As a child of the 80s, I have very fond memories of Sierra’s adventure titles. I was particularly fond of Space Quest, as its sci-fi theme and tongue-in-cheek humour (which is a staple of these titles) really struck a chord with me. I also enjoyed the early King’s Quest games, but didn’t stick with the franchise after the first few, having moved on to other things. Over the years, I’ve watched the progression of adventure games – from text input, to point-and-click – and witnessed the adventure game development torch pass from Sierra to Lucasfilm. With Lucasfilm the genre sadly died out in favour of the modern RPG and the mighty FPS, making me a little hesitant to return to the genre and try this new episodic title from The Odd Gentlemen.
Playing not as a continuation of the existing stories, nor as a reboot, this King’s Quest lies somewhere in between. Players take control of King Graham (the protagonist of the earliest titles) in his younger years, but the gameplay plays out in flashbacks. The game starts out with an elderly King Graham, sickly and bedridden, sharing stories of his early adventures with his granddaughter. The first episode tells the story of Graham before he became King, and so constitutes somewhat of a prequel to the original game, which was first released in 1983. Beginning as a common knight with no real claim to fame, ability, or fortune, the story follows Graham as he enters a competition to win the then King’s favour (which, in turn, results in Graham later becoming King himself).
Given this is a console game, I was not sure how the game would play – point-and-click has never lent itself well to a handheld controller. Here, controls have been simplified – walking up to an object of interest will bring up context sensitive commands – generally “look” or “take”. On top of this, players can access their inventory at any time, and selecting an item from within will allow that item to be used, again in a context-sensitive manner. It’s very simple, but it works – the game never tells you what to do, it never holds your hand, and items that can be used together are rarely in close proximity. In some cases, a voiceover will provide some hints as to what can be done, but for the most part, you are on your own to solve somewhat old-school puzzles.
The puzzles themselves aren’t overly complex; however, much like adventure games of old, they aren’t always clear at first blush. In some cases, what actually needs to be done is somewhat unexpected, but that’s half the fun. Unfortunately, a game like this doesn’t benefit from short bursts of play – punctuating a King’s Quest session with another title often results in confusion the next time you boot the game up, as it doesn’t use the modern technique of providing a recap – or even a summary of your current objective – on loading. This meant that I was often unsure where I was and what I was trying to achieve, and I found myself going over old ground just trying to figure out what it was I was trying to achieve. In some cases, I even sought out a walkthrough to help provide me with some guidance. The puzzles weren’t overly intuitive, although there was always that lightbulb moment when the solution presented itself, as they do make some kind of relative sense.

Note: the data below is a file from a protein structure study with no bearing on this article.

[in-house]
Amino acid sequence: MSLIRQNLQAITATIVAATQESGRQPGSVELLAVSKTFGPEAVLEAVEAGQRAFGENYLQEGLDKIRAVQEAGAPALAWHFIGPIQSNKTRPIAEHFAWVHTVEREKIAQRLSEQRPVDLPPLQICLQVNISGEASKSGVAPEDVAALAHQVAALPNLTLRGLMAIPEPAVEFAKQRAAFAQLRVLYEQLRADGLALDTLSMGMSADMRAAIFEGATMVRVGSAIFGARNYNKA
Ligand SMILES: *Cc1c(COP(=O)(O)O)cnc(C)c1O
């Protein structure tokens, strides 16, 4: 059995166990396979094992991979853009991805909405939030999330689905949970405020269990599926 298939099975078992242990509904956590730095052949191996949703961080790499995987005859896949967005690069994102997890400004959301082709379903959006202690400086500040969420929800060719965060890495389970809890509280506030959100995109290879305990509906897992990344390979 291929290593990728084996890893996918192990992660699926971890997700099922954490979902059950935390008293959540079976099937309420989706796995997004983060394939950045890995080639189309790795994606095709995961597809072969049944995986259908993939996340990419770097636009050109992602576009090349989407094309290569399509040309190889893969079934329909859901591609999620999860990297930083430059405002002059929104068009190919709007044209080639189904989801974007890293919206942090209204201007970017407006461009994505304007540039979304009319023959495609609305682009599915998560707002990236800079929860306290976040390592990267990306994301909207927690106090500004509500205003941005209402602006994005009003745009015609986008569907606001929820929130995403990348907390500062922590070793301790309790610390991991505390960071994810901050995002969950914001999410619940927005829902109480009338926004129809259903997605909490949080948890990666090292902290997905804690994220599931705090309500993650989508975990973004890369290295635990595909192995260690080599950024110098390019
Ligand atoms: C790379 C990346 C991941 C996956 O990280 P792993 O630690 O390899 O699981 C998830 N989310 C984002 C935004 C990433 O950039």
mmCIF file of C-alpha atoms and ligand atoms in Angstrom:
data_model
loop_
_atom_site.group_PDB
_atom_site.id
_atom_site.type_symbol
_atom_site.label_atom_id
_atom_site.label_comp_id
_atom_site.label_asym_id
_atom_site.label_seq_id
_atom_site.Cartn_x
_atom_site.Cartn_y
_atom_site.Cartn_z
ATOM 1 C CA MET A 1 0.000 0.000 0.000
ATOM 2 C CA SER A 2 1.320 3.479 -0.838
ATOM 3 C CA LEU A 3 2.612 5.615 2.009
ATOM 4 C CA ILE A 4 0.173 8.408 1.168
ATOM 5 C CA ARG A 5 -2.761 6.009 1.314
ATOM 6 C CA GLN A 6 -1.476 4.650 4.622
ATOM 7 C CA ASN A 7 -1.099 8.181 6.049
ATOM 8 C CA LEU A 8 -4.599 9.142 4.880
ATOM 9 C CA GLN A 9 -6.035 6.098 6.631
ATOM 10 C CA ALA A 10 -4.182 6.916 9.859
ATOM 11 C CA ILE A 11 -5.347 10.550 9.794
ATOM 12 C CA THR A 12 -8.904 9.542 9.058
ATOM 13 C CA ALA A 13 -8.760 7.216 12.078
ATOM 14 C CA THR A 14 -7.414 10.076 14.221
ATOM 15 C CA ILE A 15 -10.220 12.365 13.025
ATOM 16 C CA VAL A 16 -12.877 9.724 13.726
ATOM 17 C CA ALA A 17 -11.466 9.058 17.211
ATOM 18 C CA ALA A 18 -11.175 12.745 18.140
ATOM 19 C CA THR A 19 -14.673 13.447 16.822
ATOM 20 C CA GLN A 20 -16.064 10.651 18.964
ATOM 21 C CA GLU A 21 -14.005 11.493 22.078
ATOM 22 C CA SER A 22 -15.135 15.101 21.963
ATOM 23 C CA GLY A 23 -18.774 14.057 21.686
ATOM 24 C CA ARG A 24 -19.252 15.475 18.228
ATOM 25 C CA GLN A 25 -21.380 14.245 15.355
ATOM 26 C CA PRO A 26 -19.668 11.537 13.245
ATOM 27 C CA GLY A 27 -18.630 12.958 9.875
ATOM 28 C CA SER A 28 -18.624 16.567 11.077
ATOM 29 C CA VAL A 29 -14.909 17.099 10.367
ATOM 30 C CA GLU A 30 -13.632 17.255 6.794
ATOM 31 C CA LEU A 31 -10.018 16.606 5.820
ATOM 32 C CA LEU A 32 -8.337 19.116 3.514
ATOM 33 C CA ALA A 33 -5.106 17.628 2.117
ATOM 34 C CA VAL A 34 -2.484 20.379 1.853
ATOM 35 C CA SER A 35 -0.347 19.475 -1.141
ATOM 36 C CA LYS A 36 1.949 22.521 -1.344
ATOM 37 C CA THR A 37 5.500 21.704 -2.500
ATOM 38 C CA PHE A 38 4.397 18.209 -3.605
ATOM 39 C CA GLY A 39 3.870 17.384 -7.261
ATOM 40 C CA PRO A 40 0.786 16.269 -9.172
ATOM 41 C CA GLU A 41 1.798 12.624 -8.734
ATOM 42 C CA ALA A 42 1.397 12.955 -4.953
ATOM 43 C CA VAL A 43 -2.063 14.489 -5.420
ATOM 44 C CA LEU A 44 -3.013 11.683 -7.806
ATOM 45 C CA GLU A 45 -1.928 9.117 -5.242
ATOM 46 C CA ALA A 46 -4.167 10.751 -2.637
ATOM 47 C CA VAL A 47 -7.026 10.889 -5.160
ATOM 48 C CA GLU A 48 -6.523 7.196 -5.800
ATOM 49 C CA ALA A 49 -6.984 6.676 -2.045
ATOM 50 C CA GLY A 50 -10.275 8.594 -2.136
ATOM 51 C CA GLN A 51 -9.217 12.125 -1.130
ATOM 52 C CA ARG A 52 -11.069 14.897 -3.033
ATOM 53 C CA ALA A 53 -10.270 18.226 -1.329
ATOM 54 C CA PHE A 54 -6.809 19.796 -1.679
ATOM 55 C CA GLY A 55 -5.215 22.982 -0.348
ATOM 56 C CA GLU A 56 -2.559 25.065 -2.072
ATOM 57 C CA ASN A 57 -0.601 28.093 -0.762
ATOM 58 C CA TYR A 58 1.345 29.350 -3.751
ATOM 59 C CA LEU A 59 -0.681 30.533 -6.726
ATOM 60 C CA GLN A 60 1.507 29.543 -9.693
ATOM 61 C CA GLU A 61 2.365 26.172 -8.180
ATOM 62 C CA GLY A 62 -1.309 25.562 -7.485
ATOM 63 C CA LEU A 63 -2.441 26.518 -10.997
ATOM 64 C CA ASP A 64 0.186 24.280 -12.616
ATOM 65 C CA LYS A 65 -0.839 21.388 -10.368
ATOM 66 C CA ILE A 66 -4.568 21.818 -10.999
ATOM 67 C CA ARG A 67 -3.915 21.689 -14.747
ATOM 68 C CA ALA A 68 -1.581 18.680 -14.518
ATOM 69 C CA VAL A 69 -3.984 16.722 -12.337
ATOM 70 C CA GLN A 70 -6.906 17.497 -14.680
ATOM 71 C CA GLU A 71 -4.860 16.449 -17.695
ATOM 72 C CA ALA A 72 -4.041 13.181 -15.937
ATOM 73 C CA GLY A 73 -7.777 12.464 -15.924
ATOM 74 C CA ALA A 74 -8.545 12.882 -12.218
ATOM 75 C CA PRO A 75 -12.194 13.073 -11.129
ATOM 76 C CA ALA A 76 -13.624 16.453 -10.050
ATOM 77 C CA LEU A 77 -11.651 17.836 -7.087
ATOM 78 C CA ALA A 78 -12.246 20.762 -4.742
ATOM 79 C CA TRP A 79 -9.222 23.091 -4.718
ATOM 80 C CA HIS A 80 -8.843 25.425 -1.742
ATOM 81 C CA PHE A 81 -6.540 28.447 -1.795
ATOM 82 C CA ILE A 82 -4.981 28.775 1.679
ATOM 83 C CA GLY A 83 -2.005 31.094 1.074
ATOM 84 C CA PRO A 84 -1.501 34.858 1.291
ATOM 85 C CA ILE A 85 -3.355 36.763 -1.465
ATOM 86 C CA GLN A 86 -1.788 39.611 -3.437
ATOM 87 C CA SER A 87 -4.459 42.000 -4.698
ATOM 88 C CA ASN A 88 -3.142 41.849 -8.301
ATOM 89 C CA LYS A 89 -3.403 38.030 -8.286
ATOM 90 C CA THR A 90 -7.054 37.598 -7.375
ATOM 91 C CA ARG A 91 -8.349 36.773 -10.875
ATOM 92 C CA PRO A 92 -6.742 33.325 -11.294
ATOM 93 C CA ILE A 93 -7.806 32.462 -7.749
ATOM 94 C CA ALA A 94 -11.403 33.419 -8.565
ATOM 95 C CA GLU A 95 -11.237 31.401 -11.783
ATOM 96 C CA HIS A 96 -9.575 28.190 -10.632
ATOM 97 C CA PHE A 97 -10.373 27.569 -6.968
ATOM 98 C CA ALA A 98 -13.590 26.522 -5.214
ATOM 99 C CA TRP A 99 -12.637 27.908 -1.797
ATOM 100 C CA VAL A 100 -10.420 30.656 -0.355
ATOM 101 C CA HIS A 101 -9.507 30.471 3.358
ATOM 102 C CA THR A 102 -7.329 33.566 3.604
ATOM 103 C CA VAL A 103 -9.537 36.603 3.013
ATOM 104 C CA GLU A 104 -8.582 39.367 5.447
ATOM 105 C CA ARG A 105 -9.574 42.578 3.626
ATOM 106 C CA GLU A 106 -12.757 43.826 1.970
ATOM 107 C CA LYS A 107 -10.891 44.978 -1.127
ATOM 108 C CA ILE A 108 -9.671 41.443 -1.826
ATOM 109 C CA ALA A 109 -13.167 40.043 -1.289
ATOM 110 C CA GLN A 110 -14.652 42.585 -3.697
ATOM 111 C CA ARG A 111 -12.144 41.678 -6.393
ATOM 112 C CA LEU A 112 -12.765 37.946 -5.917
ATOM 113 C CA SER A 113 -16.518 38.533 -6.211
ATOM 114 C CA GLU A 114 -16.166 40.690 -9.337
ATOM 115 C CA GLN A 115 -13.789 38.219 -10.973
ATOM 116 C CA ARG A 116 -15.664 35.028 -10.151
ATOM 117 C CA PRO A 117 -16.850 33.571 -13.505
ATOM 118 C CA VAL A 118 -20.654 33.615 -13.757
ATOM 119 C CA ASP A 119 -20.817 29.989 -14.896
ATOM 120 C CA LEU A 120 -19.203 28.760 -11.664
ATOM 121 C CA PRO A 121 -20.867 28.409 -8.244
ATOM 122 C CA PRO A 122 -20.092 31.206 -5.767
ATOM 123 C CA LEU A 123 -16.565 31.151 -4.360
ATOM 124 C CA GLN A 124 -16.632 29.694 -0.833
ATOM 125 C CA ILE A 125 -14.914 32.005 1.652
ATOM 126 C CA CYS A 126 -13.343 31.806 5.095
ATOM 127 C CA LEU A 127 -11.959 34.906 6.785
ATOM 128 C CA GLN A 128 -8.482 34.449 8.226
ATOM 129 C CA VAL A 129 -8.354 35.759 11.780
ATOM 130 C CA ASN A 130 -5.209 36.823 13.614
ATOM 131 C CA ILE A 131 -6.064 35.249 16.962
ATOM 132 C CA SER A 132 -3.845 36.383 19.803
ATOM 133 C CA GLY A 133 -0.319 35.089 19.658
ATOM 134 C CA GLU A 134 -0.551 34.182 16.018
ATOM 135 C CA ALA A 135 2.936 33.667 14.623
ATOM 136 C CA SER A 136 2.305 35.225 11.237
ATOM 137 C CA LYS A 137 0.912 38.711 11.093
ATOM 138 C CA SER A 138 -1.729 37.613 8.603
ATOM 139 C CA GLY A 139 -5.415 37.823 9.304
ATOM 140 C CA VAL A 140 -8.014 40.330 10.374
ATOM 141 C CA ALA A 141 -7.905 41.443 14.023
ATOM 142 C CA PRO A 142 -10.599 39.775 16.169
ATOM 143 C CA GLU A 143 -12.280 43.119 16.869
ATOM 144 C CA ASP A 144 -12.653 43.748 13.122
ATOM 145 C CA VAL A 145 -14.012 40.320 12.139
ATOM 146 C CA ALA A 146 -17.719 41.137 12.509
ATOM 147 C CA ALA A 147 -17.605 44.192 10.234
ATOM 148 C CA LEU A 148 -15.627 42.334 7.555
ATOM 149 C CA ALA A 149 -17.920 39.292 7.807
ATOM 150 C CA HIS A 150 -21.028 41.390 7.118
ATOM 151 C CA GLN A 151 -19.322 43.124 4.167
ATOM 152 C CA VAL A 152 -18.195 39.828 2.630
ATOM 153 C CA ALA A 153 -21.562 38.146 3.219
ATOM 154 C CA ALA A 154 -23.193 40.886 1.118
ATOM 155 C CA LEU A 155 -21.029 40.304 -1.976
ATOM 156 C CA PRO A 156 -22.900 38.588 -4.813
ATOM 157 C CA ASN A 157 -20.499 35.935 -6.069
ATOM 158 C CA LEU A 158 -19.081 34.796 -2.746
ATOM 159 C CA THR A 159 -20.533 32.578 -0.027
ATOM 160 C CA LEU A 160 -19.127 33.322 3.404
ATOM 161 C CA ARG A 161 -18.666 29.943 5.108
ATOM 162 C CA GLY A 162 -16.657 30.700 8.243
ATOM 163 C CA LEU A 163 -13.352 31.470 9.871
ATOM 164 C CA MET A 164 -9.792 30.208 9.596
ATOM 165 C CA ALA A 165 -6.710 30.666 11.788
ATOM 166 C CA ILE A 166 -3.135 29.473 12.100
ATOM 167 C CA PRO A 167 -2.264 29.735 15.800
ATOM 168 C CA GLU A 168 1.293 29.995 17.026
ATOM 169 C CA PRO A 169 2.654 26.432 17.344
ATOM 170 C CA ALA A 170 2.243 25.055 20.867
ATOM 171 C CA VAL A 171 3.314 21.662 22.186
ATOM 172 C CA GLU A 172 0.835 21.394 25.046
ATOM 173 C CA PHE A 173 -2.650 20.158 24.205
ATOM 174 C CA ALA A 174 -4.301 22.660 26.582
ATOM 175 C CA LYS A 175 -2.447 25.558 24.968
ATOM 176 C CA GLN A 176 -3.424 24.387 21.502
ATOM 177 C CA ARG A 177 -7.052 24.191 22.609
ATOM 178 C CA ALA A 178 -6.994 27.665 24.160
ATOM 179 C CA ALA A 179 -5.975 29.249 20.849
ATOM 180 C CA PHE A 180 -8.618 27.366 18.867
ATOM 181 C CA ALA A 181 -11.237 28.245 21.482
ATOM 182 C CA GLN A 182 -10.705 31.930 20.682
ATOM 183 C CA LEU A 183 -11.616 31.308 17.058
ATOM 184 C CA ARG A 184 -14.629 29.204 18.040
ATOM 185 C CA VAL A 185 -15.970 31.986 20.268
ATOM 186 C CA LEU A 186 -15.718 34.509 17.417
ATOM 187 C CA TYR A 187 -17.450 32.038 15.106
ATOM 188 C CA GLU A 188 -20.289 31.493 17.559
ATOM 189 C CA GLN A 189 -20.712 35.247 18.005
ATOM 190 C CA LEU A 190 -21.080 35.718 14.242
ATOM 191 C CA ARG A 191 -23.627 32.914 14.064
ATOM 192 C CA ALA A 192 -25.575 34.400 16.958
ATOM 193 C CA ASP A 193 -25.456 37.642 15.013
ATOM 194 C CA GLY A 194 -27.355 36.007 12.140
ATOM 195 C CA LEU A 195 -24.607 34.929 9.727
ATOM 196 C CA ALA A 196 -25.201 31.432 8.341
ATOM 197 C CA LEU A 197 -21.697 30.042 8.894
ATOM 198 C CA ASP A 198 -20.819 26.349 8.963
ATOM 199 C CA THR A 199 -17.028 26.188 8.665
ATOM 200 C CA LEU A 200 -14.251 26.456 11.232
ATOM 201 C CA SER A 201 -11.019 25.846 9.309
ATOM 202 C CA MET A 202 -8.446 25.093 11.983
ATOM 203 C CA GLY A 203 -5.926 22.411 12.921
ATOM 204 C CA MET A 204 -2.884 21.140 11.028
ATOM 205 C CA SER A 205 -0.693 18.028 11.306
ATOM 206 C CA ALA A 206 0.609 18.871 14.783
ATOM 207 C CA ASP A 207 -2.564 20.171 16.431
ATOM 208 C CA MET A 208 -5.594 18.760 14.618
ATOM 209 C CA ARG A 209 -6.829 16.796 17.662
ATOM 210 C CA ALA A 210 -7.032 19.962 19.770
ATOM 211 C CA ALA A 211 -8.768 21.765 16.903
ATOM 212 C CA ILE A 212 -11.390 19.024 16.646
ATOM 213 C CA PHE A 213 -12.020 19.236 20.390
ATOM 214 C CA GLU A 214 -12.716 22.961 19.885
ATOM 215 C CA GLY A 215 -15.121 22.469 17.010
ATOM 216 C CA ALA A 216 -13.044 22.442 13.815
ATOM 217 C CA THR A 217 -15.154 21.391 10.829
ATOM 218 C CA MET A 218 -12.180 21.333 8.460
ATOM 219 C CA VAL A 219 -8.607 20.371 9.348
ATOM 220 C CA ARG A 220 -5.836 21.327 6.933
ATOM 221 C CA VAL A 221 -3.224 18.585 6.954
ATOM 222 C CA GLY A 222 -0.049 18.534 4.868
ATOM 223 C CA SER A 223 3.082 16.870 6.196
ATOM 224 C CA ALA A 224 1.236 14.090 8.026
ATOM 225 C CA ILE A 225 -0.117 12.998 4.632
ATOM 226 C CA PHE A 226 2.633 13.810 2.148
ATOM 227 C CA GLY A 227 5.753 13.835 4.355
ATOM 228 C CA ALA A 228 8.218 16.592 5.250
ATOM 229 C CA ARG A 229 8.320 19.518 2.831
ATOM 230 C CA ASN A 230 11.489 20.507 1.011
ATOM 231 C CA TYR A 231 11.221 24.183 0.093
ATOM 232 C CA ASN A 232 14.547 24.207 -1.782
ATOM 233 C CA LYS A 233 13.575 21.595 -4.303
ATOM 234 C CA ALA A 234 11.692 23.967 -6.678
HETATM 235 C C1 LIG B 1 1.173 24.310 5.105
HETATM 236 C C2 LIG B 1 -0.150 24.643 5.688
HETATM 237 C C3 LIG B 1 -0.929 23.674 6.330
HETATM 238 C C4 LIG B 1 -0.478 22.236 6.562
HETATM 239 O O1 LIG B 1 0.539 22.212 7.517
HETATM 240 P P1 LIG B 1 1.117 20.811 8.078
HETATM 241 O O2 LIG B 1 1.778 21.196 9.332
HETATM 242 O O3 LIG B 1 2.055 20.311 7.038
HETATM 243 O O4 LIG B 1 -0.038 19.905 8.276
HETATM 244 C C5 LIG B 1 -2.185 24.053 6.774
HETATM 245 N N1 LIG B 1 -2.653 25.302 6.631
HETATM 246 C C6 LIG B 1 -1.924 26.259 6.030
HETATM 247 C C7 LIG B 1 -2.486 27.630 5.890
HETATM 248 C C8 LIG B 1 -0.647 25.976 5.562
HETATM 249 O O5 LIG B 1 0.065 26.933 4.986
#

Graphically, King’s Quest looks the part. It has a very cartoony feel to it, similar to the style of Dragon’s Lair. In fact, the prologue to the game has a very similar feel, with players needing to jump and dodge obstacles in order to steal a mirror from a… dragon in its… lair. The pace slows down considerably after this and even when tackling the trials of strength and speed, if follows the same process: find an item, pick it up, walk around, find another, use it in combination with previous item, and so on. This is the nature of the adventure game – completing a seemingly random assortment of tasks in order to progress an interesting story – and I’m well accustomed to it, but next to the comparably fast-paced prologue, the rest of the game feels sluggish.
A final issue I have with the game is in regards to the cut scenes. On one hand, it’s great that you are unable to skip through the conversation (or indeed, skip the entire scene), as it forces players to enjoy the wonderful voice acting and story. However, in cases that involve frequent failure, it can be frustrating to watch the same scene over and over again. I would prefer to have been given the opportunity to skip a scene once it had been watched the first time.
With all of that said, adventure games are only as good as the story that’s being told, and this one’s full of charm and wit. With whimsical characters that each have a personality of their own, a rich world with simple dangers and fantastical locations, there is much to enjoy. The voice acting is, for the most part, exemplary, and with talent such as Christopher Lloyd, Zelda Williams, and Wallace Shawn, this is to be expected. King’s Quest feels very much like a childhood story – indeed, given the talent involved, there is very much a Princess Bride vibe as well, and I found myself grinning for much of my time in Daventry. It’s witty, slapstick, pun-filled comedy at its very best (the worst puns themselves are objects of derision within the game).
Overall, I’m very impressed with how well The Odd Gentlemen managed to recreate the feeling of a decades-old adventure game on modern-day consoles, all the while managing to make it feel fresh and new. While it would probably benefit from some built-in guidance (in the form of “previously on…” videos and the like), walking about the environment and searching for interactive items felt very much like it did in the 80s, which should be considered an achievement. With the success of Telltale Games adventure series, not to mention Double Fine’s Broken Age, and now King’s Quest, I’m hoping these titles herald an adventure game revival.